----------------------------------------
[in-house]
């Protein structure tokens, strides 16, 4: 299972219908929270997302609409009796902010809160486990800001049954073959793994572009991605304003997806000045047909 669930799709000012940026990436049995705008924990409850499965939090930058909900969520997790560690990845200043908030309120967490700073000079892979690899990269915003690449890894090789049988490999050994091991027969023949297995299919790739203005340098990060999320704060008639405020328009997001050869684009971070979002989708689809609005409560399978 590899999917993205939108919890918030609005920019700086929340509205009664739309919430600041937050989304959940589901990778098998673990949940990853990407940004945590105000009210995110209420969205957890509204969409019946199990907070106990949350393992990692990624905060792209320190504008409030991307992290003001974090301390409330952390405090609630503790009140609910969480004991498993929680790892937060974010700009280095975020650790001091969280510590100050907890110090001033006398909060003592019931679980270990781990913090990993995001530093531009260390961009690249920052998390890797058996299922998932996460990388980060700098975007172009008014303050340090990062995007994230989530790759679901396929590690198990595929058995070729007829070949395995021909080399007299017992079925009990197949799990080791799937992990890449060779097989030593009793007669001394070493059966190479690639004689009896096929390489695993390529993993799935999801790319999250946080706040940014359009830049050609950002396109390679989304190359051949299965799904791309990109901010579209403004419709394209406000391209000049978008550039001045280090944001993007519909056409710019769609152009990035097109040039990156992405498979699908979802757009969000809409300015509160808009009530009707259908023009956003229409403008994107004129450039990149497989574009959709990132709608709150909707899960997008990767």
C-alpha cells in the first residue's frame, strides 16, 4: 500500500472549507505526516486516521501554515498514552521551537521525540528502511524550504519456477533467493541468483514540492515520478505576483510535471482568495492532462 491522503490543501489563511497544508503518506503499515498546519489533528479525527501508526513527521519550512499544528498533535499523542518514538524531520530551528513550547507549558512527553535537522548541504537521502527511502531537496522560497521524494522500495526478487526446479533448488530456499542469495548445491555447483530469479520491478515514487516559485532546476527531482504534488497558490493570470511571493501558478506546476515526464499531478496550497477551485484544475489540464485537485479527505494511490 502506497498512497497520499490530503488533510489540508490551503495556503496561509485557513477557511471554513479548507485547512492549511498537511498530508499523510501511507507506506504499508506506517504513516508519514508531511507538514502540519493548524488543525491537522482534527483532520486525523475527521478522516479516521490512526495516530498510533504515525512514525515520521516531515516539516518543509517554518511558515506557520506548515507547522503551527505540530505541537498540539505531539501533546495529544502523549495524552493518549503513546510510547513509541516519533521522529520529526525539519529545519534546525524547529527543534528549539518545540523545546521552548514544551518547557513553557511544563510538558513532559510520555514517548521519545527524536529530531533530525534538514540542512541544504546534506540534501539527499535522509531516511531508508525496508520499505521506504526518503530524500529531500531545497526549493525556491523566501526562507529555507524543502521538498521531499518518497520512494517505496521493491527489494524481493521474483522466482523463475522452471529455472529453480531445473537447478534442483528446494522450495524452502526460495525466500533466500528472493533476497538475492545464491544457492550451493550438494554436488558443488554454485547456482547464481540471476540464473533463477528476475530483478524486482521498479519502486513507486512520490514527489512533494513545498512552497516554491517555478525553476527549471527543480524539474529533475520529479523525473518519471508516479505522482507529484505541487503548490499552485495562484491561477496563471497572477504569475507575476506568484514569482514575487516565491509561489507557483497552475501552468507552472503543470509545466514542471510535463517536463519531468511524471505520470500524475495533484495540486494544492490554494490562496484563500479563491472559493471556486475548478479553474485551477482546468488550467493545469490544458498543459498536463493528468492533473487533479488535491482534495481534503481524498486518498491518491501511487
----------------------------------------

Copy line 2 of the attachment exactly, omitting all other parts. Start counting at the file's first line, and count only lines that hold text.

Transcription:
């Protein structure tokens, strides 16, 4: 299972219908929270997302609409009796902010809160486990800001049954073959793994572009991605304003997806000045047909 669930799709000012940026990436049995705008924990409850499965939090930058909900969520997790560690990845200043908030309120967490700073000079892979690899990269915003690449890894090789049988490999050994091991027969023949297995299919790739203005340098990060999320704060008639405020328009997001050869684009971070979002989708689809609005409560399978 590899999917993205939108919890918030609005920019700086929340509205009664739309919430600041937050989304959940589901990778098998673990949940990853990407940004945590105000009210995110209420969205957890509204969409019946199990907070106990949350393992990692990624905060792209320190504008409030991307992290003001974090301390409330952390405090609630503790009140609910969480004991498993929680790892937060974010700009280095975020650790001091969280510590100050907890110090001033006398909060003592019931679980270990781990913090990993995001530093531009260390961009690249920052998390890797058996299922998932996460990388980060700098975007172009008014303050340090990062995007994230989530790759679901396929590690198990595929058995070729007829070949395995021909080399007299017992079925009990197949799990080791799937992990890449060779097989030593009793007669001394070493059966190479690639004689009896096929390489695993390529993993799935999801790319999250946080706040940014359009830049050609950002396109390679989304190359051949299965799904791309990109901010579209403004419709394209406000391209000049978008550039001045280090944001993007519909056409710019769609152009990035097109040039990156992405498979699908979802757009969000809409300015509160808009009530009707259908023009956003229409403008994107004129450039990149497989574009959709990132709608709150909707899960997008990767």